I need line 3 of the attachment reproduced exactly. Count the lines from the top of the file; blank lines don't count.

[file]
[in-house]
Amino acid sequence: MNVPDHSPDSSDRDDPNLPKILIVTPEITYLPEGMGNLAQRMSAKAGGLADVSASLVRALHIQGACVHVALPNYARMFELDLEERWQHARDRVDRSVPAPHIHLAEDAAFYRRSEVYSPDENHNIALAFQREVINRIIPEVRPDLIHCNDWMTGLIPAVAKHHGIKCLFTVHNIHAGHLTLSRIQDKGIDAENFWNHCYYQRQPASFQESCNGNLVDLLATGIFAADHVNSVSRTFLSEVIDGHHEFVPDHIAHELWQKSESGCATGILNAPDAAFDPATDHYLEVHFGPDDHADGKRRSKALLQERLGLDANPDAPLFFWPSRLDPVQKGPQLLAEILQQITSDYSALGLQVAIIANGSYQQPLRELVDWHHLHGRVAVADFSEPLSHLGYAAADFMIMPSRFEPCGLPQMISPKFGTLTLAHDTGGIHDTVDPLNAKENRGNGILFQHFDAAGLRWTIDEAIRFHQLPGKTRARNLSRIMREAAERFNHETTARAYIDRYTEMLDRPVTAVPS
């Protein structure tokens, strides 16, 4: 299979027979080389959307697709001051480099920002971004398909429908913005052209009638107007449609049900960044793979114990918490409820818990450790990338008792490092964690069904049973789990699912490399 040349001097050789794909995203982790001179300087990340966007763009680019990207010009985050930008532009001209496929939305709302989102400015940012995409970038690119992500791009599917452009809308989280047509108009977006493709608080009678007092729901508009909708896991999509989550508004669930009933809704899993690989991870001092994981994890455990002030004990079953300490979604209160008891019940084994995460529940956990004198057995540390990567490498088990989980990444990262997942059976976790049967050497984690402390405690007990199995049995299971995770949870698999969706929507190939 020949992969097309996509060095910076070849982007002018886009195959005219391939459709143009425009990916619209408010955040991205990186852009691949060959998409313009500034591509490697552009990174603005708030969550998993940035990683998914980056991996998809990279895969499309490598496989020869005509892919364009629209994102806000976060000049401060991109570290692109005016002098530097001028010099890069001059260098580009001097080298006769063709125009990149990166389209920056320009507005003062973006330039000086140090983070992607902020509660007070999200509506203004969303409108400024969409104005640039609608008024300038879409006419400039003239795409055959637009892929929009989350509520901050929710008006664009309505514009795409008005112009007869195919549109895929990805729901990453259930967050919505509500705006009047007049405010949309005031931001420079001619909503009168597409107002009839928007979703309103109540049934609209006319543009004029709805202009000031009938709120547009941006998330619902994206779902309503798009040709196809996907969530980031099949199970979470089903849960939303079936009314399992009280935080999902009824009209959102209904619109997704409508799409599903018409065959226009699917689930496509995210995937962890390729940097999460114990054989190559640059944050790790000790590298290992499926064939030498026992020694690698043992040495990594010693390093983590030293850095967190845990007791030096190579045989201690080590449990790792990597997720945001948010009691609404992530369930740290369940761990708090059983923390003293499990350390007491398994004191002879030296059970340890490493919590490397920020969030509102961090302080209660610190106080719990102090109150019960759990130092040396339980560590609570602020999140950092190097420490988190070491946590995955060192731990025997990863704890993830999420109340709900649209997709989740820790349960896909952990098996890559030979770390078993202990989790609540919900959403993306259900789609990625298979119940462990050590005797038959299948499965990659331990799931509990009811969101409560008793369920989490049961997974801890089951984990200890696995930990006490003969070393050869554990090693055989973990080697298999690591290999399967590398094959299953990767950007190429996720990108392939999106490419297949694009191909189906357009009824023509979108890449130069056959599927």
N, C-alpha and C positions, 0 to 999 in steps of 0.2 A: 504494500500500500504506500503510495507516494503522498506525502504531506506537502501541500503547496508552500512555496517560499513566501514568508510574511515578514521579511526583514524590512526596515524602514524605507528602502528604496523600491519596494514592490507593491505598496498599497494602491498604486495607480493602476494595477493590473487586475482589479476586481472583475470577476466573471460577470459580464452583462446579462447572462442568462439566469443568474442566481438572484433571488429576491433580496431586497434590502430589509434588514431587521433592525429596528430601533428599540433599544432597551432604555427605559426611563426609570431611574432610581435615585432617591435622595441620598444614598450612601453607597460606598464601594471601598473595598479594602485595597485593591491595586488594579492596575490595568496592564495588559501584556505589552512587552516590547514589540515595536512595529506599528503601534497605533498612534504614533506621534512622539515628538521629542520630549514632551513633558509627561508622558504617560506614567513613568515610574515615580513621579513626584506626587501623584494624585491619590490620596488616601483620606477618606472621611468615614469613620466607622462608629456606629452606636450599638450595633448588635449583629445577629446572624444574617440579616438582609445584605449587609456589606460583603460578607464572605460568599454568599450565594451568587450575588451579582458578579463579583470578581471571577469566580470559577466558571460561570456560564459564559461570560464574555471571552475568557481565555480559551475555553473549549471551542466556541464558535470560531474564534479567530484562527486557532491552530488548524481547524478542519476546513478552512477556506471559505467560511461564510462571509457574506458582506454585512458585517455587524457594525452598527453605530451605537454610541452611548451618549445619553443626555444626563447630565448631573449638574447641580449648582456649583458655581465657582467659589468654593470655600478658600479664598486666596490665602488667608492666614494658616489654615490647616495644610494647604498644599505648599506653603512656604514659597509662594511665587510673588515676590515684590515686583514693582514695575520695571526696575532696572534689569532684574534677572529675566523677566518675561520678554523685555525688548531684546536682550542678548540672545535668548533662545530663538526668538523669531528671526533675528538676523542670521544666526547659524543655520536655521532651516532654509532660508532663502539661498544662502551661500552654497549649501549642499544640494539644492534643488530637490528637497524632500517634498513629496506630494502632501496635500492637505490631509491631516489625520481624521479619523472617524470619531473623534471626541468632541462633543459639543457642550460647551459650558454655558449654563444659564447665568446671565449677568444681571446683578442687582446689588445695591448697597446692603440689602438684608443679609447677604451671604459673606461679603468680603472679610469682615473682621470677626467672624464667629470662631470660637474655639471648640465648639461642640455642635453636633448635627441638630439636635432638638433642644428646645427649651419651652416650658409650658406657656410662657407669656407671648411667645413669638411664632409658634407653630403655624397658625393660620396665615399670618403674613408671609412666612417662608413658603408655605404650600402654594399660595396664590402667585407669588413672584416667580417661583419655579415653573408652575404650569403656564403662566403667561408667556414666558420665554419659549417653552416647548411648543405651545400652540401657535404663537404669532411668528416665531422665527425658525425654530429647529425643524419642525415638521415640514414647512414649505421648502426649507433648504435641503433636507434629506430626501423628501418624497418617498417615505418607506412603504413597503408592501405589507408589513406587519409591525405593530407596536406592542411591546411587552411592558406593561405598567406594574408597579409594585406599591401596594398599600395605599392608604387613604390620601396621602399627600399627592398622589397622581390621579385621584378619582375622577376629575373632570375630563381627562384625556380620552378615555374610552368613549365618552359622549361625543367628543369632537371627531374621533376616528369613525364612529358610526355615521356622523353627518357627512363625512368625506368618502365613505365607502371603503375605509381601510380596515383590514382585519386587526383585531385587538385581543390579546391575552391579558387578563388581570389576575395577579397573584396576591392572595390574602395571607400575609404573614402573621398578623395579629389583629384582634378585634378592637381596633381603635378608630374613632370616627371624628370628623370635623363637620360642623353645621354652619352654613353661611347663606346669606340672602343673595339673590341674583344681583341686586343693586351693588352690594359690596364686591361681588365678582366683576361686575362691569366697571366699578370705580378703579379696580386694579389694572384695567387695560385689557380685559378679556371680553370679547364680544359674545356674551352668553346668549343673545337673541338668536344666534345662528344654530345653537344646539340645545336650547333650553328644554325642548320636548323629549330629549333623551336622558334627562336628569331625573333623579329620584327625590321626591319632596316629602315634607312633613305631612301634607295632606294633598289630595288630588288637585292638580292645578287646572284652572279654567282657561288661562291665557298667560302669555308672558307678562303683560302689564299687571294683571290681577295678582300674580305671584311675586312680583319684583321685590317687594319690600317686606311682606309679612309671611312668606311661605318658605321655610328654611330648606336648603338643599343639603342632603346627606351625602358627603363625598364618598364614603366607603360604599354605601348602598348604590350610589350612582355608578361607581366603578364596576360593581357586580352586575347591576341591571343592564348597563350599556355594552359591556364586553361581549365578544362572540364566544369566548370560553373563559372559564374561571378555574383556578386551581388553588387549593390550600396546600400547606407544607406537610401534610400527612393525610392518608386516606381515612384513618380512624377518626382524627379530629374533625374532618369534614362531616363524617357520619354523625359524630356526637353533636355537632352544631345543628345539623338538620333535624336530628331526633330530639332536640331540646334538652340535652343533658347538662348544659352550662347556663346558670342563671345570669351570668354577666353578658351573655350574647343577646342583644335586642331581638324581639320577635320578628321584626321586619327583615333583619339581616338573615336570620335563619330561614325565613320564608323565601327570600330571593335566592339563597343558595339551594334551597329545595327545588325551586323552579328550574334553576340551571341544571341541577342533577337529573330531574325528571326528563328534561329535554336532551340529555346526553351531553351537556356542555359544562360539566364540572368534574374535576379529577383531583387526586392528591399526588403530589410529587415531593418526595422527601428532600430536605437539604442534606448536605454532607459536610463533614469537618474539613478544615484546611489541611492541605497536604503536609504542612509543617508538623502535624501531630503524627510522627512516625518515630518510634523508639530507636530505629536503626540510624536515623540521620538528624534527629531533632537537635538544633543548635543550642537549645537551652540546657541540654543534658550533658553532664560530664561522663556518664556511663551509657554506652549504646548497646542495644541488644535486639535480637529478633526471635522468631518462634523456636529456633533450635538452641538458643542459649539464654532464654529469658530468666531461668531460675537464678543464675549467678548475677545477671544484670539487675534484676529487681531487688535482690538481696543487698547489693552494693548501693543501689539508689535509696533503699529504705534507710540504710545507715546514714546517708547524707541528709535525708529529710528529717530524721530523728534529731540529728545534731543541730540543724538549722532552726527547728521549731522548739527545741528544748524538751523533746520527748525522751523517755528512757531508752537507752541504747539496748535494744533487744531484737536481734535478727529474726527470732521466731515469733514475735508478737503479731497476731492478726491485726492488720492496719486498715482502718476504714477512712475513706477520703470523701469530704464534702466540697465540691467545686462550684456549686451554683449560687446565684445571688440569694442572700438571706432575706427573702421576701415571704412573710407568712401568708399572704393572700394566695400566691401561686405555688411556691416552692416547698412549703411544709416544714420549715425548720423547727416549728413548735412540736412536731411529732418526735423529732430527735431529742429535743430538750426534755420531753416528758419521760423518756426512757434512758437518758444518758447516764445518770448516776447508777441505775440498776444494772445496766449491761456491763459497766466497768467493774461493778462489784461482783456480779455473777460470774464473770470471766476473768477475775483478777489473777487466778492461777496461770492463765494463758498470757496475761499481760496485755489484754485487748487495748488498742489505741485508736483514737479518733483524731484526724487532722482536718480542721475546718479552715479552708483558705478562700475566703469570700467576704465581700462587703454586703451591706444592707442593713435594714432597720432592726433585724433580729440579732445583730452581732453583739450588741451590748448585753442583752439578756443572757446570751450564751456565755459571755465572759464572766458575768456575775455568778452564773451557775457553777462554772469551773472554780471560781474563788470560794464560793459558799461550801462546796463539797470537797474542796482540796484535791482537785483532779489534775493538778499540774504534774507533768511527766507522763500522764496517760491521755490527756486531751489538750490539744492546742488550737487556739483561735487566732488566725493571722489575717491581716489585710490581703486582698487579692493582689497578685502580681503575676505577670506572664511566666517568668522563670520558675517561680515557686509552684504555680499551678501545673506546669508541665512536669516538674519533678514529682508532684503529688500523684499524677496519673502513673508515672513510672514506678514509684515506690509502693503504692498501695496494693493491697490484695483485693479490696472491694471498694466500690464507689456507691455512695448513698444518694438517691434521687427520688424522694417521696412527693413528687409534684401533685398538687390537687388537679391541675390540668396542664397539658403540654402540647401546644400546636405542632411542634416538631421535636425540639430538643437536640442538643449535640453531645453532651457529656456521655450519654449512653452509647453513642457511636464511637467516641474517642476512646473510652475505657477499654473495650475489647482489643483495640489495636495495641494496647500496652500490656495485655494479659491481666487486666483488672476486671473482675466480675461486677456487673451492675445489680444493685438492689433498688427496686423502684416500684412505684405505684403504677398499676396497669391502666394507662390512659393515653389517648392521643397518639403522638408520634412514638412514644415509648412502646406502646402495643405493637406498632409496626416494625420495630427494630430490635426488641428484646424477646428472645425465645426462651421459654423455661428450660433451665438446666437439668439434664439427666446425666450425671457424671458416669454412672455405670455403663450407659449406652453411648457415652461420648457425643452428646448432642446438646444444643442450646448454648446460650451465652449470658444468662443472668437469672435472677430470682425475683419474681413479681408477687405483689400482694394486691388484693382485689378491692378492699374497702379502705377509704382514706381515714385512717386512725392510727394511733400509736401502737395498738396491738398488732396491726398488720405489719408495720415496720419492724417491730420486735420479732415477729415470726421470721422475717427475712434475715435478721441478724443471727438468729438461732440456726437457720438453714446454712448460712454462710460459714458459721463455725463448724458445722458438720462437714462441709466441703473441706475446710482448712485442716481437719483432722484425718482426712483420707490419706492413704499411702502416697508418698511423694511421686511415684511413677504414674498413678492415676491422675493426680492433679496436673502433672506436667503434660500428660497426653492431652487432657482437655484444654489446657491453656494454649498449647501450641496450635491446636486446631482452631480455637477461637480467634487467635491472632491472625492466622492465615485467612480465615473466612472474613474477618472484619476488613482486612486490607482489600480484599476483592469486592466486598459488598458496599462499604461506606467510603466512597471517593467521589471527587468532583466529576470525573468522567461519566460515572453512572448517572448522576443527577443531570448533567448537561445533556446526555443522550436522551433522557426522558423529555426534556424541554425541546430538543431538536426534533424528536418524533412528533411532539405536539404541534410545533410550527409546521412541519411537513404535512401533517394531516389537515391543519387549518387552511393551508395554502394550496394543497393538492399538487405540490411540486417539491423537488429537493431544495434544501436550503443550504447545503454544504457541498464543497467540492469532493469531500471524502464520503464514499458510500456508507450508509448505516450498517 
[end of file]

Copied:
């Protein structure tokens, strides 16, 4: 299979027979080389959307697709001051480099920002971004398909429908913005052209009638107007449609049900960044793979114990918490409820818990450790990338008792490092964690069904049973789990699912490399 040349001097050789794909995203982790001179300087990340966007763009680019990207010009985050930008532009001209496929939305709302989102400015940012995409970038690119992500791009599917452009809308989280047509108009977006493709608080009678007092729901508009909708896991999509989550508004669930009933809704899993690989991870001092994981994890455990002030004990079953300490979604209160008891019940084994995460529940956990004198057995540390990567490498088990989980990444990262997942059976976790049967050497984690402390405690007990199995049995299971995770949870698999969706929507190939 020949992969097309996509060095910076070849982007002018886009195959005219391939459709143009425009990916619209408010955040991205990186852009691949060959998409313009500034591509490697552009990174603005708030969550998993940035990683998914980056991996998809990279895969499309490598496989020869005509892919364009629209994102806000976060000049401060991109570290692109005016002098530097001028010099890069001059260098580009001097080298006769063709125009990149990166389209920056320009507005003062973006330039000086140090983070992607902020509660007070999200509506203004969303409108400024969409104005640039609608008024300038879409006419400039003239795409055959637009892929929009989350509520901050929710008006664009309505514009795409008005112009007869195919549109895929990805729901990453259930967050919505509500705006009047007049405010949309005031931001420079001619909503009168597409107002009839928007979703309103109540049934609209006319543009004029709805202009000031009938709120547009941006998330619902994206779902309503798009040709196809996907969530980031099949199970979470089903849960939303079936009314399992009280935080999902009824009209959102209904619109997704409508799409599903018409065959226009699917689930496509995210995937962890390729940097999460114990054989190559640059944050790790000790590298290992499926064939030498026992020694690698043992040495990594010693390093983590030293850095967190845990007791030096190579045989201690080590449990790792990597997720945001948010009691609404992530369930740290369940761990708090059983923390003293499990350390007491398994004191002879030296059970340890490493919590490397920020969030509102961090302080209660610190106080719990102090109150019960759990130092040396339980560590609570602020999140950092190097420490988190070491946590995955060192731990025997990863704890993830999420109340709900649209997709989740820790349960896909952990098996890559030979770390078993202990989790609540919900959403993306259900789609990625298979119940462990050590005797038959299948499965990659331990799931509990009811969101409560008793369920989490049961997974801890089951984990200890696995930990006490003969070393050869554990090693055989973990080697298999690591290999399967590398094959299953990767950007190429996720990108392939999106490419297949694009191909189906357009009824023509979108890449130069056959599927």